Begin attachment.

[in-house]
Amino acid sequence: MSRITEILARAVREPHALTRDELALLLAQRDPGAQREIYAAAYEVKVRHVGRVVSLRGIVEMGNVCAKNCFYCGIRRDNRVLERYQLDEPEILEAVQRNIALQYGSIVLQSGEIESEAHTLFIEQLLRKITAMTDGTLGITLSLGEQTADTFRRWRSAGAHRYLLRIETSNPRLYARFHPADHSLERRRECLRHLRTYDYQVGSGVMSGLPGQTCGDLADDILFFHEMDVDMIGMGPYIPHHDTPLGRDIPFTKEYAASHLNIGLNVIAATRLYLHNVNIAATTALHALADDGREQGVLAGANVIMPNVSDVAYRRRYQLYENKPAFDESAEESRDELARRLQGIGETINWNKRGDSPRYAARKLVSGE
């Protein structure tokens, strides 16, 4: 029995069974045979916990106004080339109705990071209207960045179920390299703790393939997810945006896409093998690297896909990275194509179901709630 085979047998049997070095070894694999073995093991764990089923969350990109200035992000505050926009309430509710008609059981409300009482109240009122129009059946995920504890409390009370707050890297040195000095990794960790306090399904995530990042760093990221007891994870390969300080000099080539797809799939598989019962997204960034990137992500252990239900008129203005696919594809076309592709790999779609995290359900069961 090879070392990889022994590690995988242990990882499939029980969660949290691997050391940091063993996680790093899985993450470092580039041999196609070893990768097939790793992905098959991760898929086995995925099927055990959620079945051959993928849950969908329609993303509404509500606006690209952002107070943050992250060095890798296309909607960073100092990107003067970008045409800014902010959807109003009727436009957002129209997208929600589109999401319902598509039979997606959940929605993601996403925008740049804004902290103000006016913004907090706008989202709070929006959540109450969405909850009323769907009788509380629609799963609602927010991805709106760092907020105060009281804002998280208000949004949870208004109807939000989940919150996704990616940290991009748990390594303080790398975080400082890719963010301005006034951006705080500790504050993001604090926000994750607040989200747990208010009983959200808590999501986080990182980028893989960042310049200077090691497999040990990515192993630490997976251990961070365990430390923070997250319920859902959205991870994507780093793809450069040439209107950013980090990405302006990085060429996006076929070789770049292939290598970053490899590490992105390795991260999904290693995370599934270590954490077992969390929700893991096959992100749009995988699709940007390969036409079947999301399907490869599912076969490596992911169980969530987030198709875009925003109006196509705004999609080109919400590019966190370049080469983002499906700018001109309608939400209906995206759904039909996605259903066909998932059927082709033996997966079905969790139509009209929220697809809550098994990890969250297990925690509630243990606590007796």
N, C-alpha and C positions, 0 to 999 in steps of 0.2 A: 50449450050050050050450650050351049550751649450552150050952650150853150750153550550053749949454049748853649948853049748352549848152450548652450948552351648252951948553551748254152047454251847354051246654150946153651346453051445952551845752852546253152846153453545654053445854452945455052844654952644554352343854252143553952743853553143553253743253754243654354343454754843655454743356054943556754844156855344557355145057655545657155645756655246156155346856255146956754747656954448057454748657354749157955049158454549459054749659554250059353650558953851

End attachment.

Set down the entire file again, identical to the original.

[in-house]
Amino acid sequence: MSRITEILARAVREPHALTRDELALLLAQRDPGAQREIYAAAYEVKVRHVGRVVSLRGIVEMGNVCAKNCFYCGIRRDNRVLERYQLDEPEILEAVQRNIALQYGSIVLQSGEIESEAHTLFIEQLLRKITAMTDGTLGITLSLGEQTADTFRRWRSAGAHRYLLRIETSNPRLYARFHPADHSLERRRECLRHLRTYDYQVGSGVMSGLPGQTCGDLADDILFFHEMDVDMIGMGPYIPHHDTPLGRDIPFTKEYAASHLNIGLNVIAATRLYLHNVNIAATTALHALADDGREQGVLAGANVIMPNVSDVAYRRRYQLYENKPAFDESAEESRDELARRLQGIGETINWNKRGDSPRYAARKLVSGE
């Protein structure tokens, strides 16, 4: 029995069974045979916990106004080339109705990071209207960045179920390299703790393939997810945006896409093998690297896909990275194509179901709630 085979047998049997070095070894694999073995093991764990089923969350990109200035992000505050926009309430509710008609059981409300009482109240009122129009059946995920504890409390009370707050890297040195000095990794960790306090399904995530990042760093990221007891994870390969300080000099080539797809799939598989019962997204960034990137992500252990239900008129203005696919594809076309592709790999779609995290359900069961 090879070392990889022994590690995988242990990882499939029980969660949290691997050391940091063993996680790093899985993450470092580039041999196609070893990768097939790793992905098959991760898929086995995925099927055990959620079945051959993928849950969908329609993303509404509500606006690209952002107070943050992250060095890798296309909607960073100092990107003067970008045409800014902010959807109003009727436009957002129209997208929600589109999401319902598509039979997606959940929605993601996403925008740049804004902290103000006016913004907090706008989202709070929006959540109450969405909850009323769907009788509380629609799963609602927010991805709106760092907020105060009281804002998280208000949004949870208004109807939000989940919150996704990616940290991009748990390594303080790398975080400082890719963010301005006034951006705080500790504050993001604090926000994750607040989200747990208010009983959200808590999501986080990182980028893989960042310049200077090691497999040990990515192993630490997976251990961070365990430390923070997250319920859902959205991870994507780093793809450069040439209107950013980090990405302006990085060429996006076929070789770049292939290598970053490899590490992105390795991260999904290693995370599934270590954490077992969390929700893991096959992100749009995988699709940007390969036409079947999301399907490869599912076969490596992911169980969530987030198709875009925003109006196509705004999609080109919400590019966190370049080469983002499906700018001109309608939400209906995206759904039909996605259903066909998932059927082709033996997966079905969790139509009209929220697809809550098994990890969250297990925690509630243990606590007796």
N, C-alpha and C positions, 0 to 999 in steps of 0.2 A: 50449450050050050050450650050351049550751649450552150050952650150853150750153550550053749949454049748853649948853049748352549848152450548652450948552351648252951948553551748254152047454251847354051246654150946153651346453051445952551845752852546253152846153453545654053445854452945455052844654952644554352343854252143553952743853553143553253743253754243654354343454754843655454743356054943556754844156855344557355145057655545657155645756655246156155346856255146956754747656954448057454748657354749157955049158454549459054749659554250059353650558953851